“It comes down to how you define solved. Both law enforcement agencies—the Las Vegas Police Department and the L.A.P.D.—have drawn the conclusions that Tupac was killed by Orlando Anderson and Biggie Smalls was killed by Wardell ‘Poochie’ Fouse.
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On Why He Was Taken Off The Case
“The whole renewed investigation was born out of this fear of losing hundreds of millions of dollars in this civil case. That was really the impetus to the whole investigation that I was involved in to begin with.
On The L.A.P.D. Saying The Investigation Is Still Open
“That’s just lip-service. That’s what a police department is always going to say—not just the L.A.P.D., any police department, about any unsolved murder case. They’re always going to say, ‘Yes, it’s an open investigation. It’s an active investigation,’ but it’s really just a way to appease those types of inquiries.
On The David Mack & Amir Muhammad Theory
“The name Amir Muhammad was published in the Los Angeles Times as a suspect in Biggie’s murder. One of the biggest problems in the whole Biggie Smalls murder investigation was that there never was [any mention of] Amir Muhammad.
On The Video of Biggie’s Shooting
“There is no law enforcement video of the shooting. There was surveillance, out in California, by a task force, that was looking into drug and gun activities, because they were getting ready to indict Biggie and a couple of his friends on some narcotics and some guns that they had found in his house.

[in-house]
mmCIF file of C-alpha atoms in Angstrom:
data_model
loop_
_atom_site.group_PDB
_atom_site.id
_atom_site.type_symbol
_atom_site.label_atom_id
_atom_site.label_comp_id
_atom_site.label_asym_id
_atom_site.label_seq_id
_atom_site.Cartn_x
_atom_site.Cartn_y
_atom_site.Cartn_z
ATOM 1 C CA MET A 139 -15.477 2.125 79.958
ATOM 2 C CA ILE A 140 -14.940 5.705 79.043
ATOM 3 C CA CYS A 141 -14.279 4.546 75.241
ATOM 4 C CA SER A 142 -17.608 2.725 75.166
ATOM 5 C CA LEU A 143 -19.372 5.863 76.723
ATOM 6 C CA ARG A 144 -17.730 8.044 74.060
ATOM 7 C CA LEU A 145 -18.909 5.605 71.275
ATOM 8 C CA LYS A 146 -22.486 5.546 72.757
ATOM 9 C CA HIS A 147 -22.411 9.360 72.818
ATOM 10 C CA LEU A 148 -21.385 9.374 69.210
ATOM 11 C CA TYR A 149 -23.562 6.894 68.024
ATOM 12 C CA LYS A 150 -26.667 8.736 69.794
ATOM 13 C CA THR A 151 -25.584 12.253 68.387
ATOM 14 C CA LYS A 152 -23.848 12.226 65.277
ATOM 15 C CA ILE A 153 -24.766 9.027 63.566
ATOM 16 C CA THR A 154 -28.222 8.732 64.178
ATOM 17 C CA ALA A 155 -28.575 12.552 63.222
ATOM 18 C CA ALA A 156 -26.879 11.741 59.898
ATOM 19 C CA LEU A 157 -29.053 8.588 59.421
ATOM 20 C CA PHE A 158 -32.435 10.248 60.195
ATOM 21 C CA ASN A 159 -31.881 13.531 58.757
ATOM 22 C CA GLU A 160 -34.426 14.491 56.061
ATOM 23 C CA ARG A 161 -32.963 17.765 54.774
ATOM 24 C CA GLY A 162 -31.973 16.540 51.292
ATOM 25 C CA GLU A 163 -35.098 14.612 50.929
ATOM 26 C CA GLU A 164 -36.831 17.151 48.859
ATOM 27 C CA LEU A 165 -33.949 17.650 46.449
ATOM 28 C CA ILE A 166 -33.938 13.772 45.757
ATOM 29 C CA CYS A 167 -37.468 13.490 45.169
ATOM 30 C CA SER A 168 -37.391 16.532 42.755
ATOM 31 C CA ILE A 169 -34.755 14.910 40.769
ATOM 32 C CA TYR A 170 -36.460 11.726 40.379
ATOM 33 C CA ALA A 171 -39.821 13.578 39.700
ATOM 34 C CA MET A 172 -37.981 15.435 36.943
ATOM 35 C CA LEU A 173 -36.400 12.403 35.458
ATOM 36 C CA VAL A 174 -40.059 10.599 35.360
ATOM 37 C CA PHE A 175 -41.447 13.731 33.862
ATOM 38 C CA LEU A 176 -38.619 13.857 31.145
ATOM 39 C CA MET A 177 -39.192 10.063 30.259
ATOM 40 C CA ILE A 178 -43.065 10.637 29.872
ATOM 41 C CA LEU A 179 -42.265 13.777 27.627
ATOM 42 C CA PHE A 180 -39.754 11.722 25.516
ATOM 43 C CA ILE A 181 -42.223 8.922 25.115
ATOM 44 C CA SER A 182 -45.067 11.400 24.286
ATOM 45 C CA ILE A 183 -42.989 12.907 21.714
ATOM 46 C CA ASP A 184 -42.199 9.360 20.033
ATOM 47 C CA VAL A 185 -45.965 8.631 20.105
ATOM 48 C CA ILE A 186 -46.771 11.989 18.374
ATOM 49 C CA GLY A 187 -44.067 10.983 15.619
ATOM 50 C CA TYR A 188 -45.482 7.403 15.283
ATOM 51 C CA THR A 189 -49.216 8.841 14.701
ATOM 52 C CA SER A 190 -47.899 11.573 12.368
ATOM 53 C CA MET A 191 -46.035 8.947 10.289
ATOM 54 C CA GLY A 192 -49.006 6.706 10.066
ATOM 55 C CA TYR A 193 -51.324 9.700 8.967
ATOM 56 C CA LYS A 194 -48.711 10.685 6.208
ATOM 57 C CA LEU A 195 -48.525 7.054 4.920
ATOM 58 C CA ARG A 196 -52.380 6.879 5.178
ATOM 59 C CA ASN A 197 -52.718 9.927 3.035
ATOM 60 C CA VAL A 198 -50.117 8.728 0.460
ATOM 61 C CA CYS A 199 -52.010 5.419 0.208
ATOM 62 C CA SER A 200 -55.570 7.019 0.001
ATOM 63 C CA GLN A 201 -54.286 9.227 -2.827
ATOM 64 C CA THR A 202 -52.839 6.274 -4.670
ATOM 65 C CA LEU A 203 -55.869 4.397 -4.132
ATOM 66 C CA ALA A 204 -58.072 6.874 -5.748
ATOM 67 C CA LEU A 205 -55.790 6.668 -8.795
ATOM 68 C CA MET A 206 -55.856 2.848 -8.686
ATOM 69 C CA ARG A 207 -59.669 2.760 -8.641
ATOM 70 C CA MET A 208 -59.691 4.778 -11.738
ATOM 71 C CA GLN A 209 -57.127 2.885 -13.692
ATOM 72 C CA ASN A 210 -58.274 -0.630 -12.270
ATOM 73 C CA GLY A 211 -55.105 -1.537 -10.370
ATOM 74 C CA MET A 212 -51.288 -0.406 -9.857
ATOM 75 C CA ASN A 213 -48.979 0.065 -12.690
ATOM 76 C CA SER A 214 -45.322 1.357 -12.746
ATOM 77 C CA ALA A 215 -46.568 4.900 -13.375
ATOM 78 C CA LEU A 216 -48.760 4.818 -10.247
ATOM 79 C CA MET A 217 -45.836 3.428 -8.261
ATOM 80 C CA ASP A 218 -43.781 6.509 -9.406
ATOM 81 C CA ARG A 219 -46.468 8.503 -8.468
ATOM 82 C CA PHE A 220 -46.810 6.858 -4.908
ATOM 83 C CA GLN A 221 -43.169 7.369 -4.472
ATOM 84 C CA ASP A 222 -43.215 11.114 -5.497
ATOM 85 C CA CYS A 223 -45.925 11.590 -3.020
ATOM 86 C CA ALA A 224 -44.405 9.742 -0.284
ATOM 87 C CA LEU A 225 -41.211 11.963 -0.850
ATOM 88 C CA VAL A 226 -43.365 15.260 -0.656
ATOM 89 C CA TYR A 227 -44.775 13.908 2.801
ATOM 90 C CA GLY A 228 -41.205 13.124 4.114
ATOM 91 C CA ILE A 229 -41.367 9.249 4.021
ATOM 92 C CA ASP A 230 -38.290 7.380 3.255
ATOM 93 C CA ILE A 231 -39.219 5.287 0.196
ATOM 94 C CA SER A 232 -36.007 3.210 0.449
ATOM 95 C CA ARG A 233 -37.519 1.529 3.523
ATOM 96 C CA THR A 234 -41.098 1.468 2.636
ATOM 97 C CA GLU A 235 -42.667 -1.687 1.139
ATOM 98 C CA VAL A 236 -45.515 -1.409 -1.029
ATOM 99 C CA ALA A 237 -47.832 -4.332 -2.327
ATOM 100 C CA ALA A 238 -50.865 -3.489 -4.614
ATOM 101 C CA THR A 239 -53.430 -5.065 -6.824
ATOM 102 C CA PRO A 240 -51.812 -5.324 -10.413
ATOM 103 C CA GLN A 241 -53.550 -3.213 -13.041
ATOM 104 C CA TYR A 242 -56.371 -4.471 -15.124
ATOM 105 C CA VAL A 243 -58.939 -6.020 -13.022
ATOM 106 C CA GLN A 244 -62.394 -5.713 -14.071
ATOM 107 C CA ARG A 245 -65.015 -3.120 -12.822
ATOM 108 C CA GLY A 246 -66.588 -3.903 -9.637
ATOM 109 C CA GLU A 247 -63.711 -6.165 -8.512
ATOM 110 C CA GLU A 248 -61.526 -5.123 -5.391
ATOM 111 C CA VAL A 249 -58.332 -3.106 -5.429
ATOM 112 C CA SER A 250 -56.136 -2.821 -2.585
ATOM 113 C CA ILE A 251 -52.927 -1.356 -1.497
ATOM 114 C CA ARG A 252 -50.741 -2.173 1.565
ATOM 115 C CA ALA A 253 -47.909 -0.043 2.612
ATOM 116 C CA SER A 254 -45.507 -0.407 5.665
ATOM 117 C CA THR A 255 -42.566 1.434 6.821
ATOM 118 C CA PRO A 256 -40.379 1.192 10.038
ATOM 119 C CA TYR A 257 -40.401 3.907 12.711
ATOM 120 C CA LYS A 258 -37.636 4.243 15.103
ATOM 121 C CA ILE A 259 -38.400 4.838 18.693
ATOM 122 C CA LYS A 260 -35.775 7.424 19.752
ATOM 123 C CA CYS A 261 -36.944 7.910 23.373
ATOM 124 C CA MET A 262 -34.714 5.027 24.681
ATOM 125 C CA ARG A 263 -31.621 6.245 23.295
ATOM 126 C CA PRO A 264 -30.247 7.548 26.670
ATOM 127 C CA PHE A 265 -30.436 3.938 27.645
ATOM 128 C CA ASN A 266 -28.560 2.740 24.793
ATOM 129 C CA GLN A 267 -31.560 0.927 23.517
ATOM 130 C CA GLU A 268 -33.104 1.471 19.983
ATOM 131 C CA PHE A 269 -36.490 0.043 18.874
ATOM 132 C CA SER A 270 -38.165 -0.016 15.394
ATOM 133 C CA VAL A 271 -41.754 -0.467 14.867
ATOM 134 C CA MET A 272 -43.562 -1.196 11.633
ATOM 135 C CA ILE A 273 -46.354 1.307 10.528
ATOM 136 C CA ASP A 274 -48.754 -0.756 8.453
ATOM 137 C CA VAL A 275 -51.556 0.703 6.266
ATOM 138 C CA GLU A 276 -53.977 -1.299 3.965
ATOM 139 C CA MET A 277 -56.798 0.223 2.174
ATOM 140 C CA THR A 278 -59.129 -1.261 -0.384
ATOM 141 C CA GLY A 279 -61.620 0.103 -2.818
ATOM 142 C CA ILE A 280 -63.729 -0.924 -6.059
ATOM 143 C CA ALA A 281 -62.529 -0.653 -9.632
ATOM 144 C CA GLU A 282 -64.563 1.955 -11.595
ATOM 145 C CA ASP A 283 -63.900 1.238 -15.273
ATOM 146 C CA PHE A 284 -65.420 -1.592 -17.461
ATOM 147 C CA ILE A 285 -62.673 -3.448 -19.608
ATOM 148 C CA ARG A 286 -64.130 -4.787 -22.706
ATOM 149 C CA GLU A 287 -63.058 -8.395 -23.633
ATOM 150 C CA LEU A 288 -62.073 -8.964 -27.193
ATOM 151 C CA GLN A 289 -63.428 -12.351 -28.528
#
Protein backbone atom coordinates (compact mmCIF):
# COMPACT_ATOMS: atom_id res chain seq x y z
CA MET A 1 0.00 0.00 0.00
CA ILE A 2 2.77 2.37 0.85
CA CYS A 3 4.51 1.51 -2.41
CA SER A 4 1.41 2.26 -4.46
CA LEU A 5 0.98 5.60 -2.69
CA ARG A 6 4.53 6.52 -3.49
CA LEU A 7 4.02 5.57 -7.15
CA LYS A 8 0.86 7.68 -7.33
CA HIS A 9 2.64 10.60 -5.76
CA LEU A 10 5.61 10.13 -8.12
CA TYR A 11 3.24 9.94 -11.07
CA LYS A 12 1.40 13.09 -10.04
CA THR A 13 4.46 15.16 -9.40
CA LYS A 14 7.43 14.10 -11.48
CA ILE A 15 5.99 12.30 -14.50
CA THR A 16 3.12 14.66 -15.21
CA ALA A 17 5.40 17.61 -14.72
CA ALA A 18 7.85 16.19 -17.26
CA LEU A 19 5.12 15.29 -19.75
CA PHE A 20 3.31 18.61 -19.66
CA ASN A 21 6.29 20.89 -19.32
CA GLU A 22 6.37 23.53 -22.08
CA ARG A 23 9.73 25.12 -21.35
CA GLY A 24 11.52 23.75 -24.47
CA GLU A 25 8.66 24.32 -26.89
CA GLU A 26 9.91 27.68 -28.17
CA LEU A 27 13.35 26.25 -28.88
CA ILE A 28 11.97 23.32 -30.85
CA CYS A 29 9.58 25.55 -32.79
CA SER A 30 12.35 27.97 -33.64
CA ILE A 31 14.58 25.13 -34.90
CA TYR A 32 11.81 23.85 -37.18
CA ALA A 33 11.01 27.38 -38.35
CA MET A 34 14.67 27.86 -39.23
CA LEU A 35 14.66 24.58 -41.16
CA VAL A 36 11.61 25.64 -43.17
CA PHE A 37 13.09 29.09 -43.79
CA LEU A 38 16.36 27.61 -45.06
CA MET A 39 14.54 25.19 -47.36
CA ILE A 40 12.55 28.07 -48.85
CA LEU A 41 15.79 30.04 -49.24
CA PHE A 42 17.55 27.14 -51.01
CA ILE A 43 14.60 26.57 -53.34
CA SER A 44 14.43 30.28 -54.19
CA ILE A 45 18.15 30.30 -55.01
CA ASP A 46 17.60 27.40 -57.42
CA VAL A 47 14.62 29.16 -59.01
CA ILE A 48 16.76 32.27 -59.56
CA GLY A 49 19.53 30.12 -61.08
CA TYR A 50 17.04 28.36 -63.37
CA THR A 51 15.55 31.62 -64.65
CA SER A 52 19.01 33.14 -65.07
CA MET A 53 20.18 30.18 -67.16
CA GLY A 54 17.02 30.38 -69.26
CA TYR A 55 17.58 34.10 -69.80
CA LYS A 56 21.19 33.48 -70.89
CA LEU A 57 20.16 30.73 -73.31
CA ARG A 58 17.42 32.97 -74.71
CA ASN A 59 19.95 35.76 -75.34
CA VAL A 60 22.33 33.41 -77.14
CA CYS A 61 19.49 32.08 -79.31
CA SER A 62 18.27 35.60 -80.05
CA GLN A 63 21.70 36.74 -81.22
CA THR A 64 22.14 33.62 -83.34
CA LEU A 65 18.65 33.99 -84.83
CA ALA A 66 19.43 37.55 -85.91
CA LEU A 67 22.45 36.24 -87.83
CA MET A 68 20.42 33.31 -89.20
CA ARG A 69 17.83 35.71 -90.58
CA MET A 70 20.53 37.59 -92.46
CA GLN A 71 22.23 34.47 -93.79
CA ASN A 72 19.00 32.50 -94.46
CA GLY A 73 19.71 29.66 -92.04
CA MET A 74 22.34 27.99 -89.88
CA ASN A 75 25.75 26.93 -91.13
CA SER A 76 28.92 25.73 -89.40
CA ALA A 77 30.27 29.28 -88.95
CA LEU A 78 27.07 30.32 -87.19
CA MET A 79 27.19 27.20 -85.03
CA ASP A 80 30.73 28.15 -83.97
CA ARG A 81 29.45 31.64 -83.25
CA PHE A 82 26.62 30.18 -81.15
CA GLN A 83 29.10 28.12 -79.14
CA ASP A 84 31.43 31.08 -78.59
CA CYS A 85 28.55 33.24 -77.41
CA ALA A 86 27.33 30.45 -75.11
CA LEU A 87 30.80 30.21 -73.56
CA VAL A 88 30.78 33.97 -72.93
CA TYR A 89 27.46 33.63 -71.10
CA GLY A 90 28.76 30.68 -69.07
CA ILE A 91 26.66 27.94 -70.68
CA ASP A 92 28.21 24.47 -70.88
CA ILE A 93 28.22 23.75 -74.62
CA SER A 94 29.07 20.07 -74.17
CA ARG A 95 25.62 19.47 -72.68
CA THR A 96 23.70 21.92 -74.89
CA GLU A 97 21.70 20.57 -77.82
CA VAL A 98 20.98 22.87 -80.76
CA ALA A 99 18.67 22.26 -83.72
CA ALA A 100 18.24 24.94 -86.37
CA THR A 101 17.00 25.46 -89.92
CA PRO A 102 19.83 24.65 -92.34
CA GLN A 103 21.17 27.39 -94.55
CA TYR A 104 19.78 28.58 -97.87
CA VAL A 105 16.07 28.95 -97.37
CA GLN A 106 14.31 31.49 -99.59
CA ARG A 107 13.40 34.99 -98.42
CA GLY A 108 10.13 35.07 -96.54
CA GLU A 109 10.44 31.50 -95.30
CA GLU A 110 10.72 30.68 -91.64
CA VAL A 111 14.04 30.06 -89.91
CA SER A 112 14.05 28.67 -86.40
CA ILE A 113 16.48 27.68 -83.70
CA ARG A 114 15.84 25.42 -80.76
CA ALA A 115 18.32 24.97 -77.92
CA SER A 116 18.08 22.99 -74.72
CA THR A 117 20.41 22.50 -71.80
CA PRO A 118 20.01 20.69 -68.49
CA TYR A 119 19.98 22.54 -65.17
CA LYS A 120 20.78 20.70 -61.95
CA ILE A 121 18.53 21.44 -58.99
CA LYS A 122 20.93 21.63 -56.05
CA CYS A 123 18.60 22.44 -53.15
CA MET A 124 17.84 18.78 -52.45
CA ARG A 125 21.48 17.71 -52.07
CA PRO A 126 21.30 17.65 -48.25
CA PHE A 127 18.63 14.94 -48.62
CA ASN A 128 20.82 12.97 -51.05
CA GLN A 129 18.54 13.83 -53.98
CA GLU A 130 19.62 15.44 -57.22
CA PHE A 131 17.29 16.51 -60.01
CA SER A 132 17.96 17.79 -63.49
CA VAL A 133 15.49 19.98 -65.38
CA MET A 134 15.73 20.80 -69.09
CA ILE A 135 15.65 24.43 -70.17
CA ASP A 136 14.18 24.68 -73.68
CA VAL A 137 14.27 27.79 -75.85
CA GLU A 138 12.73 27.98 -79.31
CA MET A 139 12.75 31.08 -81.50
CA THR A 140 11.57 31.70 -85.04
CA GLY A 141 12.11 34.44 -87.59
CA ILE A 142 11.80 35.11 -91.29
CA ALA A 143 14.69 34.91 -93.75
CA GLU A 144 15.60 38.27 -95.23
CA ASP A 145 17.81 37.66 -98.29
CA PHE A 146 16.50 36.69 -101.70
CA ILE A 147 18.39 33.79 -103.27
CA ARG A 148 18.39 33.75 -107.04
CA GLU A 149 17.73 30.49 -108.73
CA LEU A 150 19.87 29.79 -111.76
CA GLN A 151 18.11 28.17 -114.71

On Cops Working For Death Row
“David Mack never worked for [Death Row.] Mack never had any association whatsoever. These were Compton guys and Mack was L.A.P.D.. There has never, ever been one single viable connection with David Mack and Death Row whatsoever.
On The Wallace Family’s Lawsuit
“I would be the first to tell you if the L.A.P.D. was trying to protect themselves for acting inappropriately. We were told to solve this case by any means possible. The whole purpose of the renewed task force was a response to the Wallace’s civil case, but they never said, ‘Hey, get us out of this.’ It was, ‘Just try to solve it.’
On Nick Broomfield’s Movie Biggie & Tupac
“It was all bullshit. I’ve talked to [Biggie’s former bodyguard] Eugene Deal several times. We’ve had heart-to-hearts about that so-called ‘identification’ of the shooter. What people don’t know is that Eugene Deal had already been previously shown a police six-pack of different individuals, and he ID’d another guy as this so-called ‘Nation of Islam’ guy he saw outside the Petersen Automotive Museum that he saw acting suspicious that night.
On Chuck Philips’ L.A. Times Story Alleging That Biggie Provided The Gun For Pac’s Killing
“The Timesretracted that story. I know the clue that Chuck Philips relied on for that article, and it never actually mentioned Biggie. This is extremely important because it was misreported intentionally. Biggie’s name was never, ever mentioned in that clue.
On The Response To His Book Murder Rap
“I think the L.A.P.D. is very disappointed because I went public with all of this. It makes them look negligent and incompetent with the investigation. So there’s a little bit of embarrassment. I’m sure they’re not happy with it but that’s the extent of it.
On His Motivation For Writing The Book
“The burden of knowledge is heavy. I wanted to get the information out and move on. I hated the idea that the public had been so deceived, in regards to both of these murder investigations. I hated the idea that this information would always be suppressed because of law enforcement.
On The Aftermath
“I can guarantee you that you will never see criminal prosecution in either of these cases, but Voletta Wallace knows who killed her son. She knows that individual then died a violent death himself. The co-conspirators, yes, they have gotten away with it, but they have been exposed publicly. Suge Knight knows that everybody knows that he was behind Biggie’s murder.